When temp agencies fill orders for a worker of a certain race or gender, that’s illegal. So some use code words like “vanilla cupcake,” “country boys” or “blue eyes” to hide the discrimination. (Hint: Those are all codes for white workers.)

This segment digs into one staffing agency with branches across the South, where former employees said some clients demanded white workers. Others wanted Latinos.

Reveal’s Will Evans talked to dozens of former employees of Automation Personnel Services, who told him that this type of discrimination was common. Recruiters, office managers and sales reps from six states said Automation often would send out temp workers based not on their experience or skills – but because of their race, age or gender.


  • Read: When companies hire temp workers by race, black applicants lose out
  • Interactive: Can you guess how certain code words were used?

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Julia B. Chan worked at The Center for Investigative Reporting until June, 2017. Julia B. Chan is a producer and the digital editor for Reveal's national public radio program. She’s the voice of Reveal online and manages the production and curation of digital story assets that are sent to more than 200 stations across the country. Previously, Chan helped The Center for Investigative Reporting launch YouTube’s first investigative news channel, The I Files, and led engagement strategies – online and off – for multimedia projects. She oversaw communications, worked to better connect CIR’s work with a bigger audience and developed creative content and collaborations to garner conversation and impact.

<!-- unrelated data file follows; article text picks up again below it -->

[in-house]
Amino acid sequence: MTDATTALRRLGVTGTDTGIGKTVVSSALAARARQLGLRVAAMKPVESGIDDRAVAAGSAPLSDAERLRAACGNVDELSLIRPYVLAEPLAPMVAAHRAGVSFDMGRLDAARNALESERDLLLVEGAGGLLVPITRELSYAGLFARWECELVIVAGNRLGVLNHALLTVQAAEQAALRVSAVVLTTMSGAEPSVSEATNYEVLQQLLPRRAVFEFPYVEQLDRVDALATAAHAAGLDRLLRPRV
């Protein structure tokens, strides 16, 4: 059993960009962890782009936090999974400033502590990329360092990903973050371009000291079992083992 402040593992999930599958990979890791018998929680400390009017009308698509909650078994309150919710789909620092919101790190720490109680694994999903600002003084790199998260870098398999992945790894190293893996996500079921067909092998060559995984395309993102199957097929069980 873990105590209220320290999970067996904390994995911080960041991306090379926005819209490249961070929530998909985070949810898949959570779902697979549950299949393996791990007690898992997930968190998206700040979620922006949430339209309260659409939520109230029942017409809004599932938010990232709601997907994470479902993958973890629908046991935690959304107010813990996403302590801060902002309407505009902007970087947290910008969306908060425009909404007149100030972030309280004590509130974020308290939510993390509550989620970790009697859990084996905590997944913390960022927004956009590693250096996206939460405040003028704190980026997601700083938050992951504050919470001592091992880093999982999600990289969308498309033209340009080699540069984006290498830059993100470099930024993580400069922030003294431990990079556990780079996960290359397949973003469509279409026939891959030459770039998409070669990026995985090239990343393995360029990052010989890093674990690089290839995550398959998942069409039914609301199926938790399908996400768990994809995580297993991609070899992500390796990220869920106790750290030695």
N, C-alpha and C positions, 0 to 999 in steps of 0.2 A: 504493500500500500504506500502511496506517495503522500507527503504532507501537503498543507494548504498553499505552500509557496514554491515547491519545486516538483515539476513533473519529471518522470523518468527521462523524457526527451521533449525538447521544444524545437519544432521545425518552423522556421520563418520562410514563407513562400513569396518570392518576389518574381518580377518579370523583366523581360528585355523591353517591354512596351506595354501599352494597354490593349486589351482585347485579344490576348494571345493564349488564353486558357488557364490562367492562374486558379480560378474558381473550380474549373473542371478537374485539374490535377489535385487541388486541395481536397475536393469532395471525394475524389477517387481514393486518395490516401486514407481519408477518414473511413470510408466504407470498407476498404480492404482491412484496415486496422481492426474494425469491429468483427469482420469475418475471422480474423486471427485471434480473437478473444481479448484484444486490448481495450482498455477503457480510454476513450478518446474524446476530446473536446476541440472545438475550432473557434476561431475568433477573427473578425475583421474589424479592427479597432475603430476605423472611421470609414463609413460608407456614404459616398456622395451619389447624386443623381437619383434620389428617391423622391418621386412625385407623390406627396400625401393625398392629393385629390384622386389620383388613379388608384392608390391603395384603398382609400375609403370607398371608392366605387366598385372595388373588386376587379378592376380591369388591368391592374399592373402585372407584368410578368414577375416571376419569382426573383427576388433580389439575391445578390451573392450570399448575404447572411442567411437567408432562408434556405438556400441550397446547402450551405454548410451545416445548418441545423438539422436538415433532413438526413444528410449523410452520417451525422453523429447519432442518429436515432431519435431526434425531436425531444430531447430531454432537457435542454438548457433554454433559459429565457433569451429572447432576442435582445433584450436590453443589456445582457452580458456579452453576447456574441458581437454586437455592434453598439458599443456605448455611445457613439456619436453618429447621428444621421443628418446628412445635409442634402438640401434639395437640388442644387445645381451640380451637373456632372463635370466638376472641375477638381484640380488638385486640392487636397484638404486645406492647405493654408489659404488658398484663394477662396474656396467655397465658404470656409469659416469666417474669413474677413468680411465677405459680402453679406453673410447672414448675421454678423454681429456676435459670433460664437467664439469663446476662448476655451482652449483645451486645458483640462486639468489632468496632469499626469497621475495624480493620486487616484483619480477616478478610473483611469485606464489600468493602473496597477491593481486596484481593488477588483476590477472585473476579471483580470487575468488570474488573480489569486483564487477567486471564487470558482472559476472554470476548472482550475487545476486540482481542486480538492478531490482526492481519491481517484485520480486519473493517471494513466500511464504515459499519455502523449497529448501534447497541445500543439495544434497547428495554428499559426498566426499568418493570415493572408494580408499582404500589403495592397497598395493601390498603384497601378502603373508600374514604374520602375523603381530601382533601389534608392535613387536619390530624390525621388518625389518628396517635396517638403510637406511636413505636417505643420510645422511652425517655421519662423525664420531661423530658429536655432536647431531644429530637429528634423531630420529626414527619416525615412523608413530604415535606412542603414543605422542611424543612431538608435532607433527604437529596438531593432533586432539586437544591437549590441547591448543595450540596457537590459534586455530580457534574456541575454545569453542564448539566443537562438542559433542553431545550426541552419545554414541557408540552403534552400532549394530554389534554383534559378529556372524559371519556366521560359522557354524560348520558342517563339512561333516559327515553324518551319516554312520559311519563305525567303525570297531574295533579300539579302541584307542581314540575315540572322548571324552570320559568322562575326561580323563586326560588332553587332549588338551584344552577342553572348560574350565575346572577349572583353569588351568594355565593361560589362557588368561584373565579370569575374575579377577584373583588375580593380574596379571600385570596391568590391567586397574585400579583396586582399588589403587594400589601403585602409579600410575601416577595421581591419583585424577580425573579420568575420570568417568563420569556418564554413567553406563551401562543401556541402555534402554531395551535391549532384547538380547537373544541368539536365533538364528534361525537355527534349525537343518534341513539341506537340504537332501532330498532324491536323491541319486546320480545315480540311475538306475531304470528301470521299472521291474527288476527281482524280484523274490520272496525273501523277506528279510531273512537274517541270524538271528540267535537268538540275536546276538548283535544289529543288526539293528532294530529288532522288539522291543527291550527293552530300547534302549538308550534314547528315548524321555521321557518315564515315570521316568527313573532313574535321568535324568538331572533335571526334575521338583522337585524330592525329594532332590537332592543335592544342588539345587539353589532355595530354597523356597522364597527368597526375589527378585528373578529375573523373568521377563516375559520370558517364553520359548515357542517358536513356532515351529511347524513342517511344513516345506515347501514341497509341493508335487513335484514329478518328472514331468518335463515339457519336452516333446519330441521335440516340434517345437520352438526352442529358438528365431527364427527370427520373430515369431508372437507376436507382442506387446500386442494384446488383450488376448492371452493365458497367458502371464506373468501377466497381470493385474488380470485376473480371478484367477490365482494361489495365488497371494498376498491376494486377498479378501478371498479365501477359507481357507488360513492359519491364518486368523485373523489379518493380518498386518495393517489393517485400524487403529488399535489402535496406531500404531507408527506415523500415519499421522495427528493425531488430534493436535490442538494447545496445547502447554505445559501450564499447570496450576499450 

Before joining CIR, Chan worked as a Web editor and reporter at the San Francisco Examiner. She managed the newspaper’s digital strategy and orchestrated its first foray into social media and online engagement. A rare San Francisco native, she studied broadcasting at San Francisco State University, focusing on audio production and recording. Chan is based in Reveal's Emeryville, California, office.

Will Evans was a senior reporter and producer for Reveal, covering labor and tech. His reporting prompted government investigations, legislation, reforms and prosecutions. A series on working conditions at Amazon warehouses was a finalist for a Pulitzer Prize and won a Gerald Loeb Award. His work has also won multiple Investigative Reporters and Editors Awards, including for a series on safety problems at Tesla. Other investigations exposed secret spying at Uber, illegal discrimination in the temp industry and rampant fraud in California's drug rehab system for the poor. Prior to joining The Center for Investigative Reporting in 2005, Evans was a reporter at The Sacramento Bee.